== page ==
Rally blasts FEMA, demands zero debt for Puerto Rico

Andre Francois, president of Boston school bus drivers union, speaks to solidarity rally.

A lunchtime crowd gathered outside the JFK Federal Building in Boston’s Government Center Oct. 4 to express strong solidarity with the people of Puerto Rico and outrage over the inadequate — and downright deadly — federal relief efforts by the Federal Emergency Management Agency following the two devastating hurricanes that hit the island in September.

Rally-goers also raised high the demand to permanently end the Jones Act and cancel all Puerto Rican debt. The Jones Act of 1920 keeps activity in Puerto Rico’s ports under tight U.S. economic control, limiting maritime traffic and especially strangling the inflow of international relief in times of disaster. The debt crisis, as many who rallied nationwide in coordinated actions could attest to, has been growing more and more critical over the last decade.

On the picket line, organizers chanted into bullhorns, “Puerto Rico, no se vende!” The crowd responded, “Puerto Rico, se defiende!” (“Puerto Rico, not for sale. Defend Puerto Rico!”)

The rally was organized by Vamos4PR, a national coalition of labor and community groups dedicated to stateside efforts that address the needs and struggles of those living in Puerto Rico.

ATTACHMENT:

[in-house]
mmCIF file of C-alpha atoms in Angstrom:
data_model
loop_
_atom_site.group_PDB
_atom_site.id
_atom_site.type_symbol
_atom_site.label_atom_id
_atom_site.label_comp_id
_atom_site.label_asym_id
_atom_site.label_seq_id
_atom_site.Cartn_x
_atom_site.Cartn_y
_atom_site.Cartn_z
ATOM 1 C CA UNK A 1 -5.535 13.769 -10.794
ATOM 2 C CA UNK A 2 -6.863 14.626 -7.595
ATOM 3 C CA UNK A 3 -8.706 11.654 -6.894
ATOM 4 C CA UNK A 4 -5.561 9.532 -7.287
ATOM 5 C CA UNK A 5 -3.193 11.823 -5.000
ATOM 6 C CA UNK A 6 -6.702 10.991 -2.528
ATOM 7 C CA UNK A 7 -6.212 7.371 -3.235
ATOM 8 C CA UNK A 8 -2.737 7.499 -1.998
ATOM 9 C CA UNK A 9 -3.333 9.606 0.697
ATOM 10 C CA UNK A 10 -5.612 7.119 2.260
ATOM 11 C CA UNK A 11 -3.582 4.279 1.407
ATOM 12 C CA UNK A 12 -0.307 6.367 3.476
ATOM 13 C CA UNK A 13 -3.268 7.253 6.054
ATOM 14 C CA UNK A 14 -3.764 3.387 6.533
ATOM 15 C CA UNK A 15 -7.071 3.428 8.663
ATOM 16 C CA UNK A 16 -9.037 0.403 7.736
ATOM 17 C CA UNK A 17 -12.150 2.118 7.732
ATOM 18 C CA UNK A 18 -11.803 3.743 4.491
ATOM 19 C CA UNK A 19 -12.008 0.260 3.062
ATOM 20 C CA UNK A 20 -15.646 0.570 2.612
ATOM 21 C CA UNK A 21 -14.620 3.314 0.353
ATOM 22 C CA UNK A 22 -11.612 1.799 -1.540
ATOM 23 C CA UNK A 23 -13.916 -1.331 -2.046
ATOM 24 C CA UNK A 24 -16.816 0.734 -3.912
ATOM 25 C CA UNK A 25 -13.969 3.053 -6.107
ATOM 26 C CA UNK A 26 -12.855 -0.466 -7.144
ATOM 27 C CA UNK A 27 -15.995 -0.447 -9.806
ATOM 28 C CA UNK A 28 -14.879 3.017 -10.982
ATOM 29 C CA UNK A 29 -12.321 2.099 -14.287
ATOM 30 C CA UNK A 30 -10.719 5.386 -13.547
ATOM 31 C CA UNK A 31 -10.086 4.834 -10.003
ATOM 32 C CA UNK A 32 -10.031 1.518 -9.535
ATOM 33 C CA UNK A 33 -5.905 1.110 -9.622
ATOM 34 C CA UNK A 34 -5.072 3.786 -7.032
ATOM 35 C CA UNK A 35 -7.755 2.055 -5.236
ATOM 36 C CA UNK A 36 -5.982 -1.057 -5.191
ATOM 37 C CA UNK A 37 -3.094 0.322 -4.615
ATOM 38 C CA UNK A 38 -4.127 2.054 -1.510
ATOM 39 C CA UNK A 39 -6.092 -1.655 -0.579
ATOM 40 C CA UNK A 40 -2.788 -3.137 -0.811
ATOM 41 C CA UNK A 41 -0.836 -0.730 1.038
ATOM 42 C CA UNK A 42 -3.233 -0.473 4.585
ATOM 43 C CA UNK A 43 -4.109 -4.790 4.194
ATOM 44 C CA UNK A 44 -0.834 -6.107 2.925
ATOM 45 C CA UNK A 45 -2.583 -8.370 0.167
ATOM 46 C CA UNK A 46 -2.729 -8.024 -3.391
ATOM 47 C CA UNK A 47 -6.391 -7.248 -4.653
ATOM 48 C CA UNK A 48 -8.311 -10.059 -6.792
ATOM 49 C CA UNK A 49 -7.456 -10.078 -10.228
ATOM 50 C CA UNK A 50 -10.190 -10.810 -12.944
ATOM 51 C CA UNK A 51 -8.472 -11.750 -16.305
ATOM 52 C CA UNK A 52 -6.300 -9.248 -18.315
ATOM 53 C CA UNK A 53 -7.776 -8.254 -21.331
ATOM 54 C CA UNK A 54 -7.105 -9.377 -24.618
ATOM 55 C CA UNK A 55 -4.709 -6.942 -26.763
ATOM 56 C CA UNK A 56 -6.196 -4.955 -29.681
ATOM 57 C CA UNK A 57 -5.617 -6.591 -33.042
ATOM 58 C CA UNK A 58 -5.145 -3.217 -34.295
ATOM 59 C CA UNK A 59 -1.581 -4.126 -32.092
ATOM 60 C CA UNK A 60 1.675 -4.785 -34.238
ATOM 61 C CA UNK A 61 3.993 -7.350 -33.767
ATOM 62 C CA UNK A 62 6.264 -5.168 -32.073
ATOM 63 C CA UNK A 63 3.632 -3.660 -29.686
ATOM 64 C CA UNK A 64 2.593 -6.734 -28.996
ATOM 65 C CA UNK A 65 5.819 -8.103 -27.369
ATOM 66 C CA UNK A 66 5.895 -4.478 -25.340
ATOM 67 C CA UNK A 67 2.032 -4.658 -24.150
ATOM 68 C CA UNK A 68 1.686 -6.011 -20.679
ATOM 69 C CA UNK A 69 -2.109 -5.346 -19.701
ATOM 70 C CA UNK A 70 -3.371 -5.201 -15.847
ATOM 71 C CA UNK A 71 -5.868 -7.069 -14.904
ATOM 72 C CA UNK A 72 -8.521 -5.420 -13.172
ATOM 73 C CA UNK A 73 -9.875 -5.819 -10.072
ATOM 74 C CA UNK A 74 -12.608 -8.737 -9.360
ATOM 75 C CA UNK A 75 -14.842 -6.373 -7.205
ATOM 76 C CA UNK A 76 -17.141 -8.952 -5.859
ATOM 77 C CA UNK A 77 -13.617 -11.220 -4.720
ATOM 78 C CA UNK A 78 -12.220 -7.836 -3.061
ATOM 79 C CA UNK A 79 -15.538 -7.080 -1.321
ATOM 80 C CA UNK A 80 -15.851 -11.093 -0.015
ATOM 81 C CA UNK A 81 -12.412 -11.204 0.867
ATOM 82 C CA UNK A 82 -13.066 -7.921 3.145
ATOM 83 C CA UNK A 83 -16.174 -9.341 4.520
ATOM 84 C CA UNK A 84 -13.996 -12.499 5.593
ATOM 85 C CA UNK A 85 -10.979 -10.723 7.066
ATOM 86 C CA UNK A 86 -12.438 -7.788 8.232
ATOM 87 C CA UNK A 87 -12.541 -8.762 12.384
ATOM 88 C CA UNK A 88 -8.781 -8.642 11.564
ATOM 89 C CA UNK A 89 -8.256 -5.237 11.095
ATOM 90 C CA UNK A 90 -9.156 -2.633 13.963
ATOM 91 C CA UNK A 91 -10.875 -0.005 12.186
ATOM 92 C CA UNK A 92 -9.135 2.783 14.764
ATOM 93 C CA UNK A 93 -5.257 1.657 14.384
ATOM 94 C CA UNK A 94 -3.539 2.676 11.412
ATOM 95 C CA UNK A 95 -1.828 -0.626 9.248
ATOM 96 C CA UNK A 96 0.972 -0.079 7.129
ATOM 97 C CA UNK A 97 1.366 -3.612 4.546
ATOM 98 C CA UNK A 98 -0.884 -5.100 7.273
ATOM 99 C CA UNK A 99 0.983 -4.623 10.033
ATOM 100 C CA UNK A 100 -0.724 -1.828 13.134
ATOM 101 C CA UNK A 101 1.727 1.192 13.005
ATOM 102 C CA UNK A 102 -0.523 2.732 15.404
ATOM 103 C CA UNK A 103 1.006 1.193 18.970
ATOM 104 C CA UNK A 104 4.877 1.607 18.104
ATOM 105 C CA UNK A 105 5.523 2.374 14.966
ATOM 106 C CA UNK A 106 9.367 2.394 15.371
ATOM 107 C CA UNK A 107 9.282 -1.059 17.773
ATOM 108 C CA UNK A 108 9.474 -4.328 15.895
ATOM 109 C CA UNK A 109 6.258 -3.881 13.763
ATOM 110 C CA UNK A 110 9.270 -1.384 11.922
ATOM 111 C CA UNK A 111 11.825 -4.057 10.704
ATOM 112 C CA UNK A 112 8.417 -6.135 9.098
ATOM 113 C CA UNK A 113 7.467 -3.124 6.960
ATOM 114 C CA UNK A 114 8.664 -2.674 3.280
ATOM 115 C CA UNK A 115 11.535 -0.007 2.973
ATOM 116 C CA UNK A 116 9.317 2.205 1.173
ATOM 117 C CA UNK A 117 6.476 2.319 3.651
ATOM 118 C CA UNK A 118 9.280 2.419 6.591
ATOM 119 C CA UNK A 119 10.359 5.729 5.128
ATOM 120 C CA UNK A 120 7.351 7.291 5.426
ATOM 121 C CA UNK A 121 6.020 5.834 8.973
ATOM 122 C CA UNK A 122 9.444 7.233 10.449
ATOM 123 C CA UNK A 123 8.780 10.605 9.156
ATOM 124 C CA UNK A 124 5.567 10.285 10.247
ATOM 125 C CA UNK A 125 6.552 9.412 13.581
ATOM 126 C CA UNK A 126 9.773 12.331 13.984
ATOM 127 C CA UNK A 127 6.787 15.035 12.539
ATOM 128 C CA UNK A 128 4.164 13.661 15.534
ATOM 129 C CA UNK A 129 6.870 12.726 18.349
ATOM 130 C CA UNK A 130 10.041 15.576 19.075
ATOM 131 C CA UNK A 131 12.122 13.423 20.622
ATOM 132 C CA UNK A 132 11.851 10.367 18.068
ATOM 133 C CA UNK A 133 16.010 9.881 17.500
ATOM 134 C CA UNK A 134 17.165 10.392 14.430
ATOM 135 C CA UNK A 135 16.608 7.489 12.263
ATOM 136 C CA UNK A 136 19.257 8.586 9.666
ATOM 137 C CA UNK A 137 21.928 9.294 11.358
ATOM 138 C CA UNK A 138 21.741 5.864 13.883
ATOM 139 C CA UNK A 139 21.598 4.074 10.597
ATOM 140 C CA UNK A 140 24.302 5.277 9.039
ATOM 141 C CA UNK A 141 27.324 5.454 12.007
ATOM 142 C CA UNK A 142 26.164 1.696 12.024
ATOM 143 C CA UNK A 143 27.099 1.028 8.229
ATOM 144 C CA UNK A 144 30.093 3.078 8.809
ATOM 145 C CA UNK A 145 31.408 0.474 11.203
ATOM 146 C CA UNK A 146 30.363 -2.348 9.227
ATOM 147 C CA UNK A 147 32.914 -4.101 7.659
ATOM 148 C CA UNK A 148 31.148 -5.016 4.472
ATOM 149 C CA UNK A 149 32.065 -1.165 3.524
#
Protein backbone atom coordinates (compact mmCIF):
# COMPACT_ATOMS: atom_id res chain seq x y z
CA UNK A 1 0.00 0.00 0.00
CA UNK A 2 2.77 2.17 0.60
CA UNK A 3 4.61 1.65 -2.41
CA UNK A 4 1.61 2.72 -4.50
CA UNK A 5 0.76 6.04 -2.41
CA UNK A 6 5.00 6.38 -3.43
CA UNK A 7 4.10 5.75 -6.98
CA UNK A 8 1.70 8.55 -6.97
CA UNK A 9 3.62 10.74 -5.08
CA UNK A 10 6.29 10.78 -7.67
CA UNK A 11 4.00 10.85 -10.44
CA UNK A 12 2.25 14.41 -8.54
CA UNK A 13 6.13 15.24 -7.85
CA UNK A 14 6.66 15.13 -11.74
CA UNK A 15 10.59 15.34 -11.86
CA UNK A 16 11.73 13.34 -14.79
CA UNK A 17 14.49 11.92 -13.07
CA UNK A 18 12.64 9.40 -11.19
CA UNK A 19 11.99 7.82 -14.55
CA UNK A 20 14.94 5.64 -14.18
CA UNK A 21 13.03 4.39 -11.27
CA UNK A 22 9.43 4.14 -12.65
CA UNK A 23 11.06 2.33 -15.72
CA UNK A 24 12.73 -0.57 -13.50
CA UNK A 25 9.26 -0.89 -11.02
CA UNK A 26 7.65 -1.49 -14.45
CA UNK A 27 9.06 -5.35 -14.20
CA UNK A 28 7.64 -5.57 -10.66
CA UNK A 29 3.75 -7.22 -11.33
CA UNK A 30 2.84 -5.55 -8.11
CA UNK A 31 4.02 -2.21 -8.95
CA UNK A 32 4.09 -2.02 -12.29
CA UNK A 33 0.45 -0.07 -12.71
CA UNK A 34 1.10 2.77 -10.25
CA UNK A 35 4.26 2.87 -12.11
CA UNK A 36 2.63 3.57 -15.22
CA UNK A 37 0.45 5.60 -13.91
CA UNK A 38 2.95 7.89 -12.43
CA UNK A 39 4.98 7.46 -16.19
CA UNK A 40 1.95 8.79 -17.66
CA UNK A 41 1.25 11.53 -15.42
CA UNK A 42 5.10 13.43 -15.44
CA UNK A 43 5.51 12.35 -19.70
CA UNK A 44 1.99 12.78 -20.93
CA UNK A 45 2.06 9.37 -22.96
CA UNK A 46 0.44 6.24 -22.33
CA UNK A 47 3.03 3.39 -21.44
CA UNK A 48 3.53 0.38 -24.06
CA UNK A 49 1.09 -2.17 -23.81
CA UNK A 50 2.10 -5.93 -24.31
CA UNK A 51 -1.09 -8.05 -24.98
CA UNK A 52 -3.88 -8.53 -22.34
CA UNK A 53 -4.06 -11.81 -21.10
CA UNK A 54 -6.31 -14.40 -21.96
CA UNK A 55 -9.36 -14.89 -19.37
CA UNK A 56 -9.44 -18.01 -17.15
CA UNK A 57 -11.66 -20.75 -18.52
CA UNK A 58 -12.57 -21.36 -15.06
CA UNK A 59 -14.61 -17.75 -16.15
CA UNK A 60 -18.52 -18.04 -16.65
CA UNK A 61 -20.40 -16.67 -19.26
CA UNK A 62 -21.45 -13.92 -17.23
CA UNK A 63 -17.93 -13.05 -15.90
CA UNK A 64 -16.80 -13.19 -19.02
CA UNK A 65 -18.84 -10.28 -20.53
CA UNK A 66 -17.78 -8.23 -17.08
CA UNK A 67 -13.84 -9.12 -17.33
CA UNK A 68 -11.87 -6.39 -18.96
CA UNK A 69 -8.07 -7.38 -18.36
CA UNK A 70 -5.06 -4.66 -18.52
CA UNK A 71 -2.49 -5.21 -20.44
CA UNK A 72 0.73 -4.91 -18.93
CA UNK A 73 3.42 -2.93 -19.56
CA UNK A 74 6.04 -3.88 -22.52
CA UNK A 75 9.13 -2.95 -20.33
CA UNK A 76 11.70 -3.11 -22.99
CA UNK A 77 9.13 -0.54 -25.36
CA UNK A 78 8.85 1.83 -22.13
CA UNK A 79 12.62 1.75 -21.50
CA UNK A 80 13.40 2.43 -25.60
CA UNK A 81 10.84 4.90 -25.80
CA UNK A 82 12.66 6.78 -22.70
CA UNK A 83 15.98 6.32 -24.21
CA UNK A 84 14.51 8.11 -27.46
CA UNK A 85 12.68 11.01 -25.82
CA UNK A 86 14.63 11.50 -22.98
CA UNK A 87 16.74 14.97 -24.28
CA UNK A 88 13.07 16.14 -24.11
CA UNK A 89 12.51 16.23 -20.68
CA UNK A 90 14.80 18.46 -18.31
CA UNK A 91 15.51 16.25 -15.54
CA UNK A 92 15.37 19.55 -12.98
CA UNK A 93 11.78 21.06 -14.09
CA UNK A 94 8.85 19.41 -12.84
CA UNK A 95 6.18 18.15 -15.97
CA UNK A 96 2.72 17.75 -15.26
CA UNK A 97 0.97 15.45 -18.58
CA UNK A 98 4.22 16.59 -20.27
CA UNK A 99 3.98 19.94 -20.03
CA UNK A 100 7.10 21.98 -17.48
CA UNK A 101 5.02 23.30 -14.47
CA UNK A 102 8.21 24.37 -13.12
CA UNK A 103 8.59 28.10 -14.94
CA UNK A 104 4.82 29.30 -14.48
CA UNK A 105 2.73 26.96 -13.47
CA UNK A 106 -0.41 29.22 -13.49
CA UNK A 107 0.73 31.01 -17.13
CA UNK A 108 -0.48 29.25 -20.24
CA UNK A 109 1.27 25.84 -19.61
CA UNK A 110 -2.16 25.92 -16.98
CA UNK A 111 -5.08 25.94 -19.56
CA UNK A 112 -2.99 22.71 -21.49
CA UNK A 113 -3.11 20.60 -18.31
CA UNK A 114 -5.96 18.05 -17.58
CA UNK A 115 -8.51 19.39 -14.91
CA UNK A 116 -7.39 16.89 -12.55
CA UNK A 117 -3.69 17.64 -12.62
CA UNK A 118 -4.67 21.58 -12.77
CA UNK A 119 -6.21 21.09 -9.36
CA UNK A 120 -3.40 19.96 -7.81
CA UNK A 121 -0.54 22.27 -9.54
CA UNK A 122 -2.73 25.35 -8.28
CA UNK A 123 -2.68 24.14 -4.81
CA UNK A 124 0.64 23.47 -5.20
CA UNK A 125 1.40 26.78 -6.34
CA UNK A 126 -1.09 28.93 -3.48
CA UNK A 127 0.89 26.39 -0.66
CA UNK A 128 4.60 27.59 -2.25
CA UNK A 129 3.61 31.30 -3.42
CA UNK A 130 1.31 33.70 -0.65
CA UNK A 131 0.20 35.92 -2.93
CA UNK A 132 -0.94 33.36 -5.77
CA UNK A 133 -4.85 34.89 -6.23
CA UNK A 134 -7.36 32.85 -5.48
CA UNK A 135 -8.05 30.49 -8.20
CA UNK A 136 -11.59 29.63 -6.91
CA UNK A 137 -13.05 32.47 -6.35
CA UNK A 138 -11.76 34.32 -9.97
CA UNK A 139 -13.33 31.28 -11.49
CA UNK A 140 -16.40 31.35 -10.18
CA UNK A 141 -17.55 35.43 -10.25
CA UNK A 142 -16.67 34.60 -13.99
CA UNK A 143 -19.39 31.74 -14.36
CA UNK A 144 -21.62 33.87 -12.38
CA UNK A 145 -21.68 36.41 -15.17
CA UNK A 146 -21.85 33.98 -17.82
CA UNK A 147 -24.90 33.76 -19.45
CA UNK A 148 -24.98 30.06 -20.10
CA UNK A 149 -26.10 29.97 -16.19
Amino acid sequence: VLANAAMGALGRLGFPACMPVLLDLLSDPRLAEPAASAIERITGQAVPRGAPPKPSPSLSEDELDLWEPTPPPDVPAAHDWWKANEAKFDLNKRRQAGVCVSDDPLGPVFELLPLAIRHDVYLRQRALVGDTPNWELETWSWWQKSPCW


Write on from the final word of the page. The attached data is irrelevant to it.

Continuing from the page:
Union locals sent representatives to the rally, including Service Employees Union Local 32BJ, Building and Janitorial Workers; UNITE-HERE Local 26, Hotel and Restaurant Employees; United Steelworkers Local 8751, Boston School Bus Drivers; among others.

Labor activist Otoniel Figueroa-Duran held his Puerto Rican national baseball team hat proudly in the air as he spoke to the crowd: “The vultures have been circling Puerto Rico for decades, and in 2006 the country went into a downward spiral of economic depression. They destroyed the Puerto Rican economy. They forced the island government to sell its schools and close hospitals — people have been dying before Hurricane Maria because of the big banks and the vulture funds.”

Individuals and community groups from the Puerto Rican diaspora in New England, which goes beyond Boston, turned out as well. Many expressed spirited anger toward the federal government for its neglect of their families and loved ones back home and vowed to continue struggling to defend Puerto Rican safety and sovereignty.

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